US Release Date: 10-08-2004
Directed by: Peter Berg
- Billy Bob Thornton, as
- Coach Gary Gaines
- Lucas Black, as
- Mike Winchell
- Garrett Hedlund, as
- Don Billingsley
- Derek Luke, as
- Boobie Miles
- Jay Hernandez, as
- Brian Chavez
- Lee Jackson, as
- Ivory Christian
- Lee Thompson Young, as
- Chris Comer
- Tim McGraw, as
- Charles Billingsley
- Christian Kane as
Billy Bob Thornton in Friday Night Lights.
Despite its familiar formula and stock characters Friday Night Lights is a good time at the movies. Set in West Texas in 1988 it tells the story of the small town of Odessa's high school football team, The Permian High Panthers, as they quest for the State Championship.
Billy Bob Thornton is good as the coach. What could easily have been a one dimensional stereotype (tough coach with a heart of gold spouting pearls of locker room wisdom) is a fully fleshed out person in his hands. He continues to be one of the best and most original actors working in film today.
The story focuses on three players. There is the cocky all-star runningback Boobie Miles (Derek Luke in his first good role since Antwone Fisher) who gets sidelined by a leg injury. Lucas Black as Mike Winchell provides the emotional core of the team, he plays quarterback and is being raised by his mentally unstable single mom. Then there's average guy Don Billingsley (Garrett Hedlund) who can't measure up to his former State Champion team player father (country singer Tim McGraw proving he can act as well as sing).
One thing this movie demonstrates is just how seriously small town America takes its high school football games. Many businesses in the economically depressed Odessa are closed on the night of a big game and everyone the coach and players meet on the street are constantly offering advice or asking if they will bring home the championship. The pressures these guys face are enormous.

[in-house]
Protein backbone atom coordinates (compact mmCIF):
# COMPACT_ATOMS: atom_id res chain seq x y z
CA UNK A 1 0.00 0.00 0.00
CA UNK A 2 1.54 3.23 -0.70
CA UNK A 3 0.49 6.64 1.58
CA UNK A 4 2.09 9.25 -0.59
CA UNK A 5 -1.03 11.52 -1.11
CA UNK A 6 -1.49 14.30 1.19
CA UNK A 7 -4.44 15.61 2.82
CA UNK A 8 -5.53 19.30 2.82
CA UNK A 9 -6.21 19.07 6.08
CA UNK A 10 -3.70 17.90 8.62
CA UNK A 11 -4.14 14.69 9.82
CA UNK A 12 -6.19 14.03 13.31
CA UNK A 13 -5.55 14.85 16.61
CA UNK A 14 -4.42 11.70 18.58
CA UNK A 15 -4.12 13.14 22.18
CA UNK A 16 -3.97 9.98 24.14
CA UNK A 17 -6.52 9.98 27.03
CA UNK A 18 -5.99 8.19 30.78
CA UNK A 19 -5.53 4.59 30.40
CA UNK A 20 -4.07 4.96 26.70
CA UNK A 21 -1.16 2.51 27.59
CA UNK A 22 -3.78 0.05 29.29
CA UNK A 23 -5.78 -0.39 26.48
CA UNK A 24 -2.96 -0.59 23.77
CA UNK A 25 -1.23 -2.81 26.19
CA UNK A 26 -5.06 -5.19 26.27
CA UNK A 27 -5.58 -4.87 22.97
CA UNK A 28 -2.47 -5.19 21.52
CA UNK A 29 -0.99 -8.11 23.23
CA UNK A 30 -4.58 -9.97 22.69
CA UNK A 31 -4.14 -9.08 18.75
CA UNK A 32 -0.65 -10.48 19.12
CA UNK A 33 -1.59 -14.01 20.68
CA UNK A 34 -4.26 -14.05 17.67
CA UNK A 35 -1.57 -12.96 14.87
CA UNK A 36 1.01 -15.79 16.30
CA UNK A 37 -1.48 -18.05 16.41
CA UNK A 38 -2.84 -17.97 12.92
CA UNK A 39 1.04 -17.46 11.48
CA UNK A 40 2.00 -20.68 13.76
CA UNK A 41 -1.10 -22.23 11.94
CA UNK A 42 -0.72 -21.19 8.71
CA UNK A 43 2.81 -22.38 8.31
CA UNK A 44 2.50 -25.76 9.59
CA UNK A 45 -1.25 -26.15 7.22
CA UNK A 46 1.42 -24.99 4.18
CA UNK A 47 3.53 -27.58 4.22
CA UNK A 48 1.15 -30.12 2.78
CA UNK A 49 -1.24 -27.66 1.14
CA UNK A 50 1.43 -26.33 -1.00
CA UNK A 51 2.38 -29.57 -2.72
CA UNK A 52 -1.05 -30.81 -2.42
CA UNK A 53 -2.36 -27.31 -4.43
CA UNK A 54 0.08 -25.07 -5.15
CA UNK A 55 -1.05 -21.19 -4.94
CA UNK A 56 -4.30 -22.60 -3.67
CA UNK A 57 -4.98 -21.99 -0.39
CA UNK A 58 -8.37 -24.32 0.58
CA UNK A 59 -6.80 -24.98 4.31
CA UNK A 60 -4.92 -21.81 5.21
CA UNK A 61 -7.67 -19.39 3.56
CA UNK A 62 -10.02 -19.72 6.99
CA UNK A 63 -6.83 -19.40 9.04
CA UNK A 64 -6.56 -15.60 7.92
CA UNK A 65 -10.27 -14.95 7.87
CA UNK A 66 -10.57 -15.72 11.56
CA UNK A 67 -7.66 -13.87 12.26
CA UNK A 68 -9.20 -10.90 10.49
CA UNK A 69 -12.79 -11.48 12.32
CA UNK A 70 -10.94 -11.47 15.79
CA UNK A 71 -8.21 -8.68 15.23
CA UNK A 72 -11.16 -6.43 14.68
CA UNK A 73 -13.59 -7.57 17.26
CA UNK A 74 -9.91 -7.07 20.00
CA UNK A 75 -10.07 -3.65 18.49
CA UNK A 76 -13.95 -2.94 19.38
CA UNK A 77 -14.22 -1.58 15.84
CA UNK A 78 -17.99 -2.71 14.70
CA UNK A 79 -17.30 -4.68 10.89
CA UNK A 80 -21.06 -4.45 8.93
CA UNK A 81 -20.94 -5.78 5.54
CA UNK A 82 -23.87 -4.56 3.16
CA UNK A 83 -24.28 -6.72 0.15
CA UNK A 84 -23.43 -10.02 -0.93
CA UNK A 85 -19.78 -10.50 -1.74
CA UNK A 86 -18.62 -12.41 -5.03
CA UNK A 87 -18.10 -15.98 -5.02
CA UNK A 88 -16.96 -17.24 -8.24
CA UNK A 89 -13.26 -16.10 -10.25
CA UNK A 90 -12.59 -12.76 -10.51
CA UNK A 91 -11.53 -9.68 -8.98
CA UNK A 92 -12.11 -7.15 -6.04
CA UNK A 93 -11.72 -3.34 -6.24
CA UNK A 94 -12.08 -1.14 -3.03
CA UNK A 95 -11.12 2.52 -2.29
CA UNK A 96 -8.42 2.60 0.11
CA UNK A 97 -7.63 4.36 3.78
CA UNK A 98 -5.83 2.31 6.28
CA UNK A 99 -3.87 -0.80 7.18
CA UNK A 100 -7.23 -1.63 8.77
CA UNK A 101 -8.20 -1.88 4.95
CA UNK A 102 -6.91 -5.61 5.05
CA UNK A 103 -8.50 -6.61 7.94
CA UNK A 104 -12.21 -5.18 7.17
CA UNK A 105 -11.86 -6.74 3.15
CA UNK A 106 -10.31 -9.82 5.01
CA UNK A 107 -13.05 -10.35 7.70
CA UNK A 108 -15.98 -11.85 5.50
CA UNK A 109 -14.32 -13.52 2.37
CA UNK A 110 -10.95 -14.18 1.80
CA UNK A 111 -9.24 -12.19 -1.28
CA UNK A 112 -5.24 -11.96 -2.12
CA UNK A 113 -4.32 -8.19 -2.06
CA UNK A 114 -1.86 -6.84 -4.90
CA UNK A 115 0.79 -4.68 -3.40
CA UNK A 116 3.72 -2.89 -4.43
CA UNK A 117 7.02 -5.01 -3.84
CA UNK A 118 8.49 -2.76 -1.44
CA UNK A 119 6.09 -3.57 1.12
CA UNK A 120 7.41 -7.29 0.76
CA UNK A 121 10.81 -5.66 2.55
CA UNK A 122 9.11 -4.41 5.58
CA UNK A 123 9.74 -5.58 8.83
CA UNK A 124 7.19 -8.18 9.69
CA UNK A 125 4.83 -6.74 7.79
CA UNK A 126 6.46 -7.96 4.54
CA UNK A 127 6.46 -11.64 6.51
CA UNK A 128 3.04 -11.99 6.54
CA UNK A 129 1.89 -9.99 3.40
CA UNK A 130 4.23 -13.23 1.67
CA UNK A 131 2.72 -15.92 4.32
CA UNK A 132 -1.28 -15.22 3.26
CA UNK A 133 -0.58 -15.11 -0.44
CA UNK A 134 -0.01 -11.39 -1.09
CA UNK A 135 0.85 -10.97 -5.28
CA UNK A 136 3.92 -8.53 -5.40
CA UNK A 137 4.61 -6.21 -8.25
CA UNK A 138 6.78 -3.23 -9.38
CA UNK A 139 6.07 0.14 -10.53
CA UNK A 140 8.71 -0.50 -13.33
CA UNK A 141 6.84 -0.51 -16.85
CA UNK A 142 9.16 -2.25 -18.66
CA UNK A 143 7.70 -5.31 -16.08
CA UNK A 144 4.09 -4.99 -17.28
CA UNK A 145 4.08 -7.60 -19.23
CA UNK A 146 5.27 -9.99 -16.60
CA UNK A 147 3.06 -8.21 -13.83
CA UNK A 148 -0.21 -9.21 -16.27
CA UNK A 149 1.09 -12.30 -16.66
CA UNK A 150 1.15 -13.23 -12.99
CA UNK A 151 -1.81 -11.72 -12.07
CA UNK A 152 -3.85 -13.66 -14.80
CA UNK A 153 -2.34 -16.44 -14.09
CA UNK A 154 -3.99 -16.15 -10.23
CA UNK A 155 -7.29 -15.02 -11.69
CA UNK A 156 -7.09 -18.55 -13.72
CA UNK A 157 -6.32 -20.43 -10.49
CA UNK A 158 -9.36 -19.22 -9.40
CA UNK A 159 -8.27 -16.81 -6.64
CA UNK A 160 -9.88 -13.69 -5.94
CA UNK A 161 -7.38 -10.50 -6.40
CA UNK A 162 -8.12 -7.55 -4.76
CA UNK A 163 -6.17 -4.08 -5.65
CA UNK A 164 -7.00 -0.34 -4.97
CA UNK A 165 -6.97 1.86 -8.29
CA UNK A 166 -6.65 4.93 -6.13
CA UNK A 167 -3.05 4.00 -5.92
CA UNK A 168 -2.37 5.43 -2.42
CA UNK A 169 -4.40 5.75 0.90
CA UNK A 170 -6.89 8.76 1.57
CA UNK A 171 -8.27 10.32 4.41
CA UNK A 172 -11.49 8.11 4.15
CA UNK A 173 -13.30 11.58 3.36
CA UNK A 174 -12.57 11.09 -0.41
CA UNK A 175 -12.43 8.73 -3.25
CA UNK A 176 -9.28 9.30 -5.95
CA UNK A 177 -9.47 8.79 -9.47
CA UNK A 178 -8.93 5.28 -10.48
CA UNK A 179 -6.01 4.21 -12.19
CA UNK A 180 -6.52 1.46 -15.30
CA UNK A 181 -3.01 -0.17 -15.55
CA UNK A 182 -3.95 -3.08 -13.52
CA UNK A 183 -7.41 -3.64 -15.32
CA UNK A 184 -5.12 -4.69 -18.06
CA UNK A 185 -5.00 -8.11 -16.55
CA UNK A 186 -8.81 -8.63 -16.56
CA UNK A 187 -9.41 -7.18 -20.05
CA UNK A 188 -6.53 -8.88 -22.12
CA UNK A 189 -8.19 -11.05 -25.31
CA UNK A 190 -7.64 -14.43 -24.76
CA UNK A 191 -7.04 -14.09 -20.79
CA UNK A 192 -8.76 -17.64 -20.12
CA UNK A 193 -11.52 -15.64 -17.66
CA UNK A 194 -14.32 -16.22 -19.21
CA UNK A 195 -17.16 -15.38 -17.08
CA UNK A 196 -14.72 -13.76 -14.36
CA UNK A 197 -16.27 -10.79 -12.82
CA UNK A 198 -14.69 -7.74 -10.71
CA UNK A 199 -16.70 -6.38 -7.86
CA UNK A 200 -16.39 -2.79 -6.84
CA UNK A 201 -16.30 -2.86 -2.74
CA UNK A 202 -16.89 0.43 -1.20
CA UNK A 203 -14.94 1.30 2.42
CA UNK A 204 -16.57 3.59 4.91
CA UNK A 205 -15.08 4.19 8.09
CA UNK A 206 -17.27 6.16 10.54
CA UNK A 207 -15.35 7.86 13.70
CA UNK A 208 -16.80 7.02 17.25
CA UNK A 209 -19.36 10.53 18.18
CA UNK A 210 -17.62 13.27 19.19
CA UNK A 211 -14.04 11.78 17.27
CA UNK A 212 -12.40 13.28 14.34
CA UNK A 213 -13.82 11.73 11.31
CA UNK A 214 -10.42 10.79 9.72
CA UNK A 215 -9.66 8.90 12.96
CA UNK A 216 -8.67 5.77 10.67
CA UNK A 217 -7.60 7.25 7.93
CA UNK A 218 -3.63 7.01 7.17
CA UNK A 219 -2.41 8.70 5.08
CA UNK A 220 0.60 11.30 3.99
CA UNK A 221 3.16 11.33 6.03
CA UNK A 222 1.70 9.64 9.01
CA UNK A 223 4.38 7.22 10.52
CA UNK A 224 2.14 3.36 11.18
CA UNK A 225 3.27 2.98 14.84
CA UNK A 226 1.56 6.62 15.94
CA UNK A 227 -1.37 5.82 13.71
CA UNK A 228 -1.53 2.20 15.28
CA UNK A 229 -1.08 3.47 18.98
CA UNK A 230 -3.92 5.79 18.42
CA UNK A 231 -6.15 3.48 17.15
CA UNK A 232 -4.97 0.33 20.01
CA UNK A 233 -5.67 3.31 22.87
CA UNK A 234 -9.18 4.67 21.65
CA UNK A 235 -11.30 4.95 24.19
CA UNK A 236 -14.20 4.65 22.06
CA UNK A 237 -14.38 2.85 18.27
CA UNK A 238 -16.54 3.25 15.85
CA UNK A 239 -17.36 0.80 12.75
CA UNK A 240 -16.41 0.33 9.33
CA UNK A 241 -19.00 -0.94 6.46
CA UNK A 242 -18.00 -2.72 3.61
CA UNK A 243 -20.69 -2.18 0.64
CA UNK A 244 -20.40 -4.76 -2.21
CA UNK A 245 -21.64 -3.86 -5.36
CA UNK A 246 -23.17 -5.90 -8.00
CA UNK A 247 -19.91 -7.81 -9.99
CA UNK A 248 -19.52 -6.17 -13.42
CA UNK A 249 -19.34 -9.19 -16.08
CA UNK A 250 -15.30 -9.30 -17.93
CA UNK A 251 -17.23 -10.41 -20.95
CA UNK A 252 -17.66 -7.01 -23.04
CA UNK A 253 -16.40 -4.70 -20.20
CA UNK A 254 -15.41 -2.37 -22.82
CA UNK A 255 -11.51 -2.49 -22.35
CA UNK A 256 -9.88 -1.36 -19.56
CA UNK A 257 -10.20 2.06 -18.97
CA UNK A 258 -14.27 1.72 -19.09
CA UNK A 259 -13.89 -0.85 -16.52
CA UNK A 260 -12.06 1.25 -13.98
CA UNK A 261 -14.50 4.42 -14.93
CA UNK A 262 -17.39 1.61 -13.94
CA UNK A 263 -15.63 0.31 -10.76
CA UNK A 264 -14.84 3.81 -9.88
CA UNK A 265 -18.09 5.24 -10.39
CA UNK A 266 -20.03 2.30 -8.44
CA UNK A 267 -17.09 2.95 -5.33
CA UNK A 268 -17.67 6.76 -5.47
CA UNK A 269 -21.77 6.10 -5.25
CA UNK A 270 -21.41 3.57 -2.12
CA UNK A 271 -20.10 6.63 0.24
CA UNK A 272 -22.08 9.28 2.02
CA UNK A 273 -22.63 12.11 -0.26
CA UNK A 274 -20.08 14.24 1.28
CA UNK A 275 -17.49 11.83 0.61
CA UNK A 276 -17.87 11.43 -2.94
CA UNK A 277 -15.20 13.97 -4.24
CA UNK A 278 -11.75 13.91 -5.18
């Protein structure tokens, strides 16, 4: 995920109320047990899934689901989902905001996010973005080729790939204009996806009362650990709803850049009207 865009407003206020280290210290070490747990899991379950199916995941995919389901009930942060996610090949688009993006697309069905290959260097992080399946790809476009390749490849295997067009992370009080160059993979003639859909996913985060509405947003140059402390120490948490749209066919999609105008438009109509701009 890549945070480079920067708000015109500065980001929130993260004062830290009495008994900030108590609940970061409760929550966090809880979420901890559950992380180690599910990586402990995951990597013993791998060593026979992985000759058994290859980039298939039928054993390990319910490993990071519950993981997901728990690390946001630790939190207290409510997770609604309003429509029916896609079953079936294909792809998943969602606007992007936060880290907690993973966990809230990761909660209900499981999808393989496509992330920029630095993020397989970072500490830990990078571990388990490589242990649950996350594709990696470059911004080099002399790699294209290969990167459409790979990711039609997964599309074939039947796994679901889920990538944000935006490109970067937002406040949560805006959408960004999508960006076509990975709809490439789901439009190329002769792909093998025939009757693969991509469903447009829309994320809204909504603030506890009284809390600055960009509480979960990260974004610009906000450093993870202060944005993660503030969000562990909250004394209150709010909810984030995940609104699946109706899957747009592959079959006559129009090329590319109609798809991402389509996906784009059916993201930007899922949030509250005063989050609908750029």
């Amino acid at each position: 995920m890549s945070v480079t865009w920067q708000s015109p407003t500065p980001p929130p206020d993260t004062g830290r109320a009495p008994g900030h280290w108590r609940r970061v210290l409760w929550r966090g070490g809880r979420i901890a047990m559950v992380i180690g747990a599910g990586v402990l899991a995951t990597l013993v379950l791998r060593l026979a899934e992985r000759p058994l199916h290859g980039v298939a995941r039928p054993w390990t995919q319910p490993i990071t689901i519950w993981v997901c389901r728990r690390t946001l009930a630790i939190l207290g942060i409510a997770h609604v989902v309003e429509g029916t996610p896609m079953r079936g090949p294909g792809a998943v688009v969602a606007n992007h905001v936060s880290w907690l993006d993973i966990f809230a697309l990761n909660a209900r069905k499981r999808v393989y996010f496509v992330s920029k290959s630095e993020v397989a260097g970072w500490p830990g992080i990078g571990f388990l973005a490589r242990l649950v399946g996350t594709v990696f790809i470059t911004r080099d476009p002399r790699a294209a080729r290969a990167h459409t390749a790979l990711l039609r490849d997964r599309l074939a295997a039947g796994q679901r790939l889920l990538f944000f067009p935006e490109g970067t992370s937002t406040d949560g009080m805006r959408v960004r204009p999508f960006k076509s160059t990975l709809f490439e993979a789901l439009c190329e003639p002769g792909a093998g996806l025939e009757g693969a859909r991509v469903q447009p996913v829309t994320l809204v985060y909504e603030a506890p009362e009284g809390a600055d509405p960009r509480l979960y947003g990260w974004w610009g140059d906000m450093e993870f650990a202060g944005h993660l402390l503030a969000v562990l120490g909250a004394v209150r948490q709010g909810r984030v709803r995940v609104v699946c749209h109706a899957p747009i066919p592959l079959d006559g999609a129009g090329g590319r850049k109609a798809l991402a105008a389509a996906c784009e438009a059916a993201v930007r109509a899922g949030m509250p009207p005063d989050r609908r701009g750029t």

The football games are quickpaced and exciting, all leading up to the State Championship game at the Houston Astrodome. The plot may be routine but the acting and direction of Friday Night Lights elevates it to a higher realm than your average sports movie.
Billy Bob Thornton in Friday Night Lights.
It is also better than your average sports movie because it is not just about winning the big game. Friday Night Lights is about the pressure and glory of high school football. These kids get recognized all over town and treated like celebrities. They get invited to all the parties and apparently get sex by just showing up. The price they pay for that attention is a large amount of pressure from practically everyone they meet.
Football is so much of these kids lives that they cannot separate it from anything else they do. Boobie Miles seems to have a bright future sown up as the star player. Yet he has a hard time reading and does not have a clue what an MRI is. He puts everything into football and ignores his education. Mike Winchell is so under pressure as the teams quarterback that he never seems happy. He never smiles. Even after he has sex he looks depressed. I was surprised he was even able to perform sexually because he seems so distracted.
Don's father, Charles, was on a championship team and wants so badly for his son to do the same that he is willing to sacrifice his sons happiness and emotional well being to see it happen. At one point Charles tells Don. "You were sent down here to learn how to play football." Charles is at first a cold hearted bastard but they share an emotional scene after the big game, and you realize that he is more human than demon.
I agree with Patrick that Billy Bob does a great job. He is subtle yet effective. As the coach, he is under even more pressure than the players. People in the community are constantly stopping him on the street to give advice and even subtlety threaten him. He does dispense some pearls of wisdom. My favorite one of his is, "Our only curses are self imposed."
The constant theme in the movie is that this is these boys time to shine and enjoy. Life will hit these kids soon enough. Playing on the football team gives them a few moments in the spot light and will prepare them for the pressures of adult life. So many "high school" movies simply show the football team as a bunch of happy go lucky guys. Friday Night Lights opens up the emotional core of these players and demonstrates that they have it no easier than anyone else in school, and may in fact have it harder.
Photos © Copyright Universal Pictures (2004)